So now you’re convinced that it might be worth your time to spend a few extra minutes of your workout session in flexibility training, but what should you be doing? First you should realize that there are certain times during your workout that it would be more effective for you to stretch. That’s because when your muscles are cold, they are similar to rubber bands in that when you stretch them, they normally just bounce back to their original shape. That’s called elastic deformation. When you perform a type of dynamic stretching involving bouncy or jerky movements called ballistic stretching, this is normally the type of temporary deformation that takes place. If the momentum of the body becomes too great for the joint’s current range of motion(ROM), you can actually sprain or strain(tear) the muscle. If, however, you increase the core temperature of your body to 102°f, the muscle begins to display characteristics similar to taffy or plastic, for when the muscle is stretched it retains the lengthened shape. This is called plastic deformation. The best type of stretching to achieve permanent or plastic deformation of the muscle is called static stretching. Static stretching typically involves lengthening the muscle to a point of slight discomfort; when this point is reached the position is held for 15 to 30 seconds, and then repeated two or three times. Static stretching has also been proven to cause less muscle soreness then the aforementioned ballistic stretching.
So you know you should be stretching after your body temperature has been raised by some form of aerobic activity. You also know that you should be performing static stretches that are held to the point of slight discomfort for 15 to 30 seconds, and repeat them two to three times. What you want to know is what exactly you should be doing. This is entirely dependent upon the results desired. You must target the muscles you are seeking to improve by imitating the motions you will be doing. This is referred to as training specificity. If you want greater range of motion in the patella/femoral(knee) joint so that you can bend down to better perform your gardening activities, then you should imitate that movement and hold for the required amount of time. If you are interested in improving the flexibility of your lower back in order to help the swing in your golf game, after warming up the muscles, you should imitate the stance you will be using, extending the body as far as you can in the direction you desire, and hold the stretch. It all seems very elementary, but it’s the component of physical fitness we often ignore until we experience a sports related injury.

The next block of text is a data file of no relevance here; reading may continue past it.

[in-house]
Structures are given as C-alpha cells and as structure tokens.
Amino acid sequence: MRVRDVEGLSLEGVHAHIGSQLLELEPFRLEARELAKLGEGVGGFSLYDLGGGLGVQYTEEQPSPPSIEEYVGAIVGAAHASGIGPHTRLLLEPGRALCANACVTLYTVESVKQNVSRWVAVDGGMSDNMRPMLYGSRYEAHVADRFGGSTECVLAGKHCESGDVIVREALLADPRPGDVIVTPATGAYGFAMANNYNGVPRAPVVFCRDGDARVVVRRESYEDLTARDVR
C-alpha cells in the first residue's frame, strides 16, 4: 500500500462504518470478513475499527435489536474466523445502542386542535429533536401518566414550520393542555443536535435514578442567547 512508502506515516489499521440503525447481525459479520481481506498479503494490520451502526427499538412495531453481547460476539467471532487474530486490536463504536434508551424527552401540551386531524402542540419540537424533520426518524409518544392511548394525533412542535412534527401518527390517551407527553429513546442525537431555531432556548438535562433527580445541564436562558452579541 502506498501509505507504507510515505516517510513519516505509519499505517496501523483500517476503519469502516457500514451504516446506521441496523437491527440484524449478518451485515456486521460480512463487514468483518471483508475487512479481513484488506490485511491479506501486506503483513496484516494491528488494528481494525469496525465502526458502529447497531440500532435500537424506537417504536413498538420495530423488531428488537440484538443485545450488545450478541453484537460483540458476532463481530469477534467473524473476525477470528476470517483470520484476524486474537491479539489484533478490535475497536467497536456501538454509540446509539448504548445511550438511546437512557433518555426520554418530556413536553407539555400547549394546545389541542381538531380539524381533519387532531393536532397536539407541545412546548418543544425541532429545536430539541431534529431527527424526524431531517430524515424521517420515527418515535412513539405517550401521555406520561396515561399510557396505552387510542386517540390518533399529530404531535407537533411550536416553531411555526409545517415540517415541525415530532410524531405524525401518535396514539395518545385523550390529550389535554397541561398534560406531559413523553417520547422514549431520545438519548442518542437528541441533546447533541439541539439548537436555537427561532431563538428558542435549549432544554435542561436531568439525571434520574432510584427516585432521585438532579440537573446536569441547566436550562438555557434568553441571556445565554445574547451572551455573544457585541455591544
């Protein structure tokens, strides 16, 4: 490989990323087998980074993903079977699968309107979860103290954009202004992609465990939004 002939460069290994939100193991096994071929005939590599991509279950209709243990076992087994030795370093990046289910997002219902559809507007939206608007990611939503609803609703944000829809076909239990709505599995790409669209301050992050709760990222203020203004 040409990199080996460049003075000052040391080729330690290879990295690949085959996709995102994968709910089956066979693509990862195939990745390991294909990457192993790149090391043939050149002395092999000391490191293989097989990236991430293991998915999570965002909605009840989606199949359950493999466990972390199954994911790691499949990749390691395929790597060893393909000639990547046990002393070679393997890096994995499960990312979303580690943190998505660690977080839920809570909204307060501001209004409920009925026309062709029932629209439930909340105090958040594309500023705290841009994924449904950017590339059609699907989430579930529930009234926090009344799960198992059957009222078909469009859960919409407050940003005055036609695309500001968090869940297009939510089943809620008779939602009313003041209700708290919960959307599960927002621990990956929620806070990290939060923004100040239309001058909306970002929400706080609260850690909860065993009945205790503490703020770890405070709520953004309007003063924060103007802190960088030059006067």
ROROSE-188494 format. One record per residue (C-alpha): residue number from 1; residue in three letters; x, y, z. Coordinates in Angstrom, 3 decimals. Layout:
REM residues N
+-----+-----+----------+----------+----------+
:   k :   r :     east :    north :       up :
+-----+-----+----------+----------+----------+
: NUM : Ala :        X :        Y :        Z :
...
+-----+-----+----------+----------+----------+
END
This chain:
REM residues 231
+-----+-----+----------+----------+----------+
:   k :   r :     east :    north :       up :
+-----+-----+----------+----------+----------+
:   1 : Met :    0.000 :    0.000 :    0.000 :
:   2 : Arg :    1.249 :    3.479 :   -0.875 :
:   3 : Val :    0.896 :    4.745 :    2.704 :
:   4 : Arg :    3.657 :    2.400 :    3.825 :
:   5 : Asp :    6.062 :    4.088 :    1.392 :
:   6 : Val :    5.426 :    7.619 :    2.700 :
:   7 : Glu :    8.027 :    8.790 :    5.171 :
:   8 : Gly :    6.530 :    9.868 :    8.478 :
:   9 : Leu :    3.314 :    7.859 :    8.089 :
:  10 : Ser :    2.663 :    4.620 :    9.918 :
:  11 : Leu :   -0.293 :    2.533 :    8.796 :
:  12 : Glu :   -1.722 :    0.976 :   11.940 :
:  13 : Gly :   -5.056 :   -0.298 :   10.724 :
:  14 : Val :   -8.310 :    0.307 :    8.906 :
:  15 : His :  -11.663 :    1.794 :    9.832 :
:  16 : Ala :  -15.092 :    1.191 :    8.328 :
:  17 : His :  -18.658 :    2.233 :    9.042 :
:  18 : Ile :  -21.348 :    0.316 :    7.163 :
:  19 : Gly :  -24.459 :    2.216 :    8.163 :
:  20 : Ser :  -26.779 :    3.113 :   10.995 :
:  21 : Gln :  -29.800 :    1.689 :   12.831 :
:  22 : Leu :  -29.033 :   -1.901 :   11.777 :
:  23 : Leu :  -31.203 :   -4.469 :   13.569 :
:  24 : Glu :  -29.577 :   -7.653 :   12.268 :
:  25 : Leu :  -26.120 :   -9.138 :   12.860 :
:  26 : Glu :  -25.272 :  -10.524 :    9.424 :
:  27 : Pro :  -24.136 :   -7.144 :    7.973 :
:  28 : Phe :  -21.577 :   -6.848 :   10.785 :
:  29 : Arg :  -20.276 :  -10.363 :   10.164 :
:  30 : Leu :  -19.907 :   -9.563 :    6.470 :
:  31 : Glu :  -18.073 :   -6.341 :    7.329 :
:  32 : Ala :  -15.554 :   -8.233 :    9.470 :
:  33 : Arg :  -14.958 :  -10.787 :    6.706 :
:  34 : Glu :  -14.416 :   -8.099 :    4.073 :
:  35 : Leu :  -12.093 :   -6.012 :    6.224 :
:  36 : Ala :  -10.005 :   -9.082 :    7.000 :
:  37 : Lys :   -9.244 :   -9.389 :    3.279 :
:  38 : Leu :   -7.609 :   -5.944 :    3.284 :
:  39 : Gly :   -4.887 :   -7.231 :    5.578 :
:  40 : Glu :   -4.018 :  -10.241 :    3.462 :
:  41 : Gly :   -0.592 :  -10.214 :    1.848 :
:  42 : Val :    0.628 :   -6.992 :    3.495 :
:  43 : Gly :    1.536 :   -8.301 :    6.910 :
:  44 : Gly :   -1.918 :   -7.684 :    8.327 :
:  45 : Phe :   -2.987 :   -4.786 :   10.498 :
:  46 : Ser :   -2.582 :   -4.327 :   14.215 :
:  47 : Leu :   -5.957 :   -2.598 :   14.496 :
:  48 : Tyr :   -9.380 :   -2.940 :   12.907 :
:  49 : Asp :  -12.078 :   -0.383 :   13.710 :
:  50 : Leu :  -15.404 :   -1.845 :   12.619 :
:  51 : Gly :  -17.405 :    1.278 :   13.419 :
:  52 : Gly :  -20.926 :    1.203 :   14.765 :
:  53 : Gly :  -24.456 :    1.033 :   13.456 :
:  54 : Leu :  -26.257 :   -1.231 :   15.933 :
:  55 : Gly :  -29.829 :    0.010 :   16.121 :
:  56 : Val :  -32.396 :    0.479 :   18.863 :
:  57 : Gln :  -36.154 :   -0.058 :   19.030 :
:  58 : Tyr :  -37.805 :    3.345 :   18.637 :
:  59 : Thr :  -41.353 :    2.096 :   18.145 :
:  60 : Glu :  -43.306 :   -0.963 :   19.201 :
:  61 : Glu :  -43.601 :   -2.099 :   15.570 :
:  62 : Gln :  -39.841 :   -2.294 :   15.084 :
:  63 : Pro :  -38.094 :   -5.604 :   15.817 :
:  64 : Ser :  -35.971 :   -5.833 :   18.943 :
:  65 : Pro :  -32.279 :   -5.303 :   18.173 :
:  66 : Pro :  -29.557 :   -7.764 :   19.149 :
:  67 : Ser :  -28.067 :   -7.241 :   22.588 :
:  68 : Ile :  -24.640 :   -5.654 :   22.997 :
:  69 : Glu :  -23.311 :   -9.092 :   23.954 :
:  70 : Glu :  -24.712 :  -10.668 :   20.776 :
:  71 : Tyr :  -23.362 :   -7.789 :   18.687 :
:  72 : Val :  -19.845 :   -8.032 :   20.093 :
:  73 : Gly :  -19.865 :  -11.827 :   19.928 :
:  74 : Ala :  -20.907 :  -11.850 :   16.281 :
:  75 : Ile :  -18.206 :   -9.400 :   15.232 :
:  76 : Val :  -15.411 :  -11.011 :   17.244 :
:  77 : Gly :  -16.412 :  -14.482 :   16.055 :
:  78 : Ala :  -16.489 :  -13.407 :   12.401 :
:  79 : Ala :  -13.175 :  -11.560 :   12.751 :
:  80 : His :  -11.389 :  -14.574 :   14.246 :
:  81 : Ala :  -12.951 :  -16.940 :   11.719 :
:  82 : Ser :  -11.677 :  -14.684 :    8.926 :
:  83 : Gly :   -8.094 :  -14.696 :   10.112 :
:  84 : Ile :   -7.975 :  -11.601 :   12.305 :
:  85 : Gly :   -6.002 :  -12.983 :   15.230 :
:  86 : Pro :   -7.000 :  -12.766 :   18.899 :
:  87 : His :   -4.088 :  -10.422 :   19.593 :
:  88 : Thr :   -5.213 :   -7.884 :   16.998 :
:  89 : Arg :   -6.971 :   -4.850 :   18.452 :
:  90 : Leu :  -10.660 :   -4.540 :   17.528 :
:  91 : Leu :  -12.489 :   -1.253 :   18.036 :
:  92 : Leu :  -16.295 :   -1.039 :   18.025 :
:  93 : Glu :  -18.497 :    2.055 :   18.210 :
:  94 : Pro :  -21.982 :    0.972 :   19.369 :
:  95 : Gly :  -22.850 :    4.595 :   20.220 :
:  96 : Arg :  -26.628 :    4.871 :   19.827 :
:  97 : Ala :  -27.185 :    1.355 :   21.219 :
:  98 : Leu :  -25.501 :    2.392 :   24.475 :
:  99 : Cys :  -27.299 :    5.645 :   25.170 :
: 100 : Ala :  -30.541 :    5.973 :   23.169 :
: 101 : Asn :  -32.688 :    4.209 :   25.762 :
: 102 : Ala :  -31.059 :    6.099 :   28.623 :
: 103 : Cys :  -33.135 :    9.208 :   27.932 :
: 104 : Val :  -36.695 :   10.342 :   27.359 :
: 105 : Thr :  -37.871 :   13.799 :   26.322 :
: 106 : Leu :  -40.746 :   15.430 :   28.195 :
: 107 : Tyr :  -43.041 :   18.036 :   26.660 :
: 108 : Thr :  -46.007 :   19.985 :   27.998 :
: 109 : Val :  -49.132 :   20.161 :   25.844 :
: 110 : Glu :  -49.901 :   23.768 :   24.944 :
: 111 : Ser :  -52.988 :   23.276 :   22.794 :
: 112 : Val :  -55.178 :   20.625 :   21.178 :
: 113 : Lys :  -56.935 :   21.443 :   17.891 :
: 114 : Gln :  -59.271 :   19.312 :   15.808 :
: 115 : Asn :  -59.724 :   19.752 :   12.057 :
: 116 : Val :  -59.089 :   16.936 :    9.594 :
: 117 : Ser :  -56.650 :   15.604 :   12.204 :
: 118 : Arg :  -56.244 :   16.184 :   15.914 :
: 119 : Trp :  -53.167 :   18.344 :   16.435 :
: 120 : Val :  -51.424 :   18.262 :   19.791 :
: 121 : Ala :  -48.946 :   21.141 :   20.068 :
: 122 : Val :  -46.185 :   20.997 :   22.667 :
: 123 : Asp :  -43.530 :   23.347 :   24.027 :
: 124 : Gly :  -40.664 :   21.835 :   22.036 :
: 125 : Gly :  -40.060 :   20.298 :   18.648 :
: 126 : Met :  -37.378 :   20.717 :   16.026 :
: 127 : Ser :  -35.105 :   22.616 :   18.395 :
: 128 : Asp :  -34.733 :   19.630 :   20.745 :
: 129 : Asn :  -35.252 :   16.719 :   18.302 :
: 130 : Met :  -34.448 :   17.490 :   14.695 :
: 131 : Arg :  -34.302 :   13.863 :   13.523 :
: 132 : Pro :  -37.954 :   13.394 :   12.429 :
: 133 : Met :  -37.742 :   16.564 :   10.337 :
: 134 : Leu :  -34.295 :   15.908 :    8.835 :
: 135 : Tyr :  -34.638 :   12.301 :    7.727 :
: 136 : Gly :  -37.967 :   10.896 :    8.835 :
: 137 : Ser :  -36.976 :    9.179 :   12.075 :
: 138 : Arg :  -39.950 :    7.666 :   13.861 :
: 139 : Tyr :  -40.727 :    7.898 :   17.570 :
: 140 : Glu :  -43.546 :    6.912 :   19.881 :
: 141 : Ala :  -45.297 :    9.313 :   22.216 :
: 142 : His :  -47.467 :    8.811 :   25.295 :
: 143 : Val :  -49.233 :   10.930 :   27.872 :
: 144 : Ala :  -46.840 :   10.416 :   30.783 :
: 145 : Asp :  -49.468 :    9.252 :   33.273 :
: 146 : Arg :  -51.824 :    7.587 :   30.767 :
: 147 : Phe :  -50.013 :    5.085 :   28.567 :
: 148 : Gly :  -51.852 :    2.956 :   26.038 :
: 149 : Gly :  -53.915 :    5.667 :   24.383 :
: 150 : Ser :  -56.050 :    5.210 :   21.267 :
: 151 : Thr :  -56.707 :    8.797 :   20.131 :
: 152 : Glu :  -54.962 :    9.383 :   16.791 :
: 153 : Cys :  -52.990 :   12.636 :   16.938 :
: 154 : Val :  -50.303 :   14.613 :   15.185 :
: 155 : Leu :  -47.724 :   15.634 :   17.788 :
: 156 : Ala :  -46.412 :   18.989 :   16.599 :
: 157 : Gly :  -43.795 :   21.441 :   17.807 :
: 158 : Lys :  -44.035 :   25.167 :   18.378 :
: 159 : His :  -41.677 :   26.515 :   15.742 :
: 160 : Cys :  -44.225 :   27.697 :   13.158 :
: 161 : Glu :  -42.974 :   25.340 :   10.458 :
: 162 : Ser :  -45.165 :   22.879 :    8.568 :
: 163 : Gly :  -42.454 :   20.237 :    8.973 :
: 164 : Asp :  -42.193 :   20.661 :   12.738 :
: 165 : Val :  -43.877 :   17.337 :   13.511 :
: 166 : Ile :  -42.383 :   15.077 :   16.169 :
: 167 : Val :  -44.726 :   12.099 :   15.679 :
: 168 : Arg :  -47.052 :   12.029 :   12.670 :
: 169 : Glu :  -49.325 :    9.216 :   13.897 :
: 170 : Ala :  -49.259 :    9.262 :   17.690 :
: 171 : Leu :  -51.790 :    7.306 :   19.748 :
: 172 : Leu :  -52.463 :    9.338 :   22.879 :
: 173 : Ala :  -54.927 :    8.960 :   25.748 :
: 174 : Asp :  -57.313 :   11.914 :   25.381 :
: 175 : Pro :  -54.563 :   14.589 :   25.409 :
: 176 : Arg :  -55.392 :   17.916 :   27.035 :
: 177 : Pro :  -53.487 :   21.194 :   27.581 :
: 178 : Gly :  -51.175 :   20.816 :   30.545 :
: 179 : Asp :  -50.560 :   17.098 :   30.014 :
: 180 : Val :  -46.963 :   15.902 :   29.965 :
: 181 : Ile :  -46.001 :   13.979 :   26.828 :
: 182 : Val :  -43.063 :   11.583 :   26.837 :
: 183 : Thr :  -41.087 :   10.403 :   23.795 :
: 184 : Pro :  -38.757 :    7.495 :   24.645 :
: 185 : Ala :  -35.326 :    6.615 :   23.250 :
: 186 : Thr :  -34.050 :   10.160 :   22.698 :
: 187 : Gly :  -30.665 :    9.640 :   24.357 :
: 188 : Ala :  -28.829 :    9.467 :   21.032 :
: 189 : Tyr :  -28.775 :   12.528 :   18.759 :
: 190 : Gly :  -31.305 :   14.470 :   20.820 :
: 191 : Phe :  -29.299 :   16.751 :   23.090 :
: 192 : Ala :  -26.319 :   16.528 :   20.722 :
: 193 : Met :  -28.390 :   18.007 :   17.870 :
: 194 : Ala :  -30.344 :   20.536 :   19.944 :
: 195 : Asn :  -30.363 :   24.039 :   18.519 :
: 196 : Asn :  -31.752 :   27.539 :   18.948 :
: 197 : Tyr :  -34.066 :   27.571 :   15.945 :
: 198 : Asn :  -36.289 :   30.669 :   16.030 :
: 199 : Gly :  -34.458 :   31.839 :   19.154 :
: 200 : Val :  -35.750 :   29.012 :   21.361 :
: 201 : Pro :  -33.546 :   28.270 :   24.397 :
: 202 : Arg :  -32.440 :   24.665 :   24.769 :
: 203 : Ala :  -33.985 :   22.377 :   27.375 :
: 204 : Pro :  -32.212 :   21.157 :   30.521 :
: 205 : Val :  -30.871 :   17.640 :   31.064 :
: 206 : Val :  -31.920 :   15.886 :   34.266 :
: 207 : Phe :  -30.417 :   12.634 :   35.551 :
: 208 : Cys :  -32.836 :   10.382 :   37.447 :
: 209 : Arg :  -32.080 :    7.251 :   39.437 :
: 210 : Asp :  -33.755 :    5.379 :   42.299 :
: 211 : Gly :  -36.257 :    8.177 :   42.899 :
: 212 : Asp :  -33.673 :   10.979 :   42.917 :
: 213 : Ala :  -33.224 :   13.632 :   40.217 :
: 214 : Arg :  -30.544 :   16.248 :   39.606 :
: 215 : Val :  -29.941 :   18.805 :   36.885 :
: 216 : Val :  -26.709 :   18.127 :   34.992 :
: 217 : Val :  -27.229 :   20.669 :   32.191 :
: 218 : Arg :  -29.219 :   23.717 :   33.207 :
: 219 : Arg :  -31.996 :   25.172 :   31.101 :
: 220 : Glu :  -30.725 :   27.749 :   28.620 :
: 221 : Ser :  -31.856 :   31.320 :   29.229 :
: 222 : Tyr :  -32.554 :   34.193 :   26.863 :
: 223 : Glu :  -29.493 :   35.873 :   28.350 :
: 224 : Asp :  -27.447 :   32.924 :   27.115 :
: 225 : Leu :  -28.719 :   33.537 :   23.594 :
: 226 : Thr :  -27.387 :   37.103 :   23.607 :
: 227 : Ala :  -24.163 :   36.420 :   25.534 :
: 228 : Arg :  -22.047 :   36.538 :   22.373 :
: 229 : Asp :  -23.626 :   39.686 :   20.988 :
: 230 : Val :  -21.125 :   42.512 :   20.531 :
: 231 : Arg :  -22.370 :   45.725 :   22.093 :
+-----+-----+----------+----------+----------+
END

Flexibility is something we don’t often notice until we start having unexplained pains or problems. Take a few extra minutes after the end of your game or workout and stretch. You may not notice a difference now, but someday your body will thank you!
Thursday, March 25, 2010
For the past 20 years, I have owned and operated a successful personal training business in the capitol city. I spend every waking minute trying to convince adults of the value in physical activity. A year and a one half ago, I was appointed as a member of the Governor’s Council on Physical Fitness and Nutrition, who’s sole goal is to make Iowa the healthiest state in the union. The Council was formed by the passage of the Healthy Kid’s Act, Senate File 2319.
In my capacity as a fitness professional and council member, I cannot remain silent as school budgets are slashed, and administrators look to the arts, music and physical education as viable candidates for elimination. And, whereas, there have been many proponents stand up in defense of the arts and music, few voices have been heard in support of physical education. This needs to be rectified.
With the current healthcare crisis, obesity epidemic and the recent passage of the healthcare bill, we, as a nation, need even more emphasis on physical education and disease prevention. “American society today clearly values health, clearly has increasingly serious health problems, and clearly needs the tremendous positive impact that physical education can have on changing activity habits of children. That emphasis starts with quality daily PE.” This quote was in the Chronicle of Physical Education in Higher Education in 1991, and rings even truer today.
Physical education in the K-12 school system has moved far beyond the dodgeball many of us remember. It fills a vital role in the overall development of our children. The American Heart Association states, “Schools can play a critical role in increasing physical activity by offering quality, daily physical education and other opportunities to recreate. Physical education not only gives children an opportunity to be active but it teaches them the skills they need to be active throughout their lifetime. Thus, investing in quality physical education in all schools for all grades is a logical and important step toward improving the health of the next generation.”
Listed below are some of the benefits that highlight the importance of physical education:
• Maintaining Sound Physical Fitness
• Overall Confidence Booster
• Inculcating Sportsmanship and Team Spirit
• Development of Motor Skills
• Enhancing Overall Cognitive Abilities
• Encouraging Budding Sportsmen.
• Promoting Healthy Lifestyle in Adulthood.
Physical education plays an integral role in the development of our children. It is as important as reading, writing and arithmetic. It is as vital to creating a well-rounded citizen as music or the arts. It helps to create a healthy individual. The World Health Organization has defined health as “a state of complete physical, mental and social well-being, not merely the absence of disease or infirmity”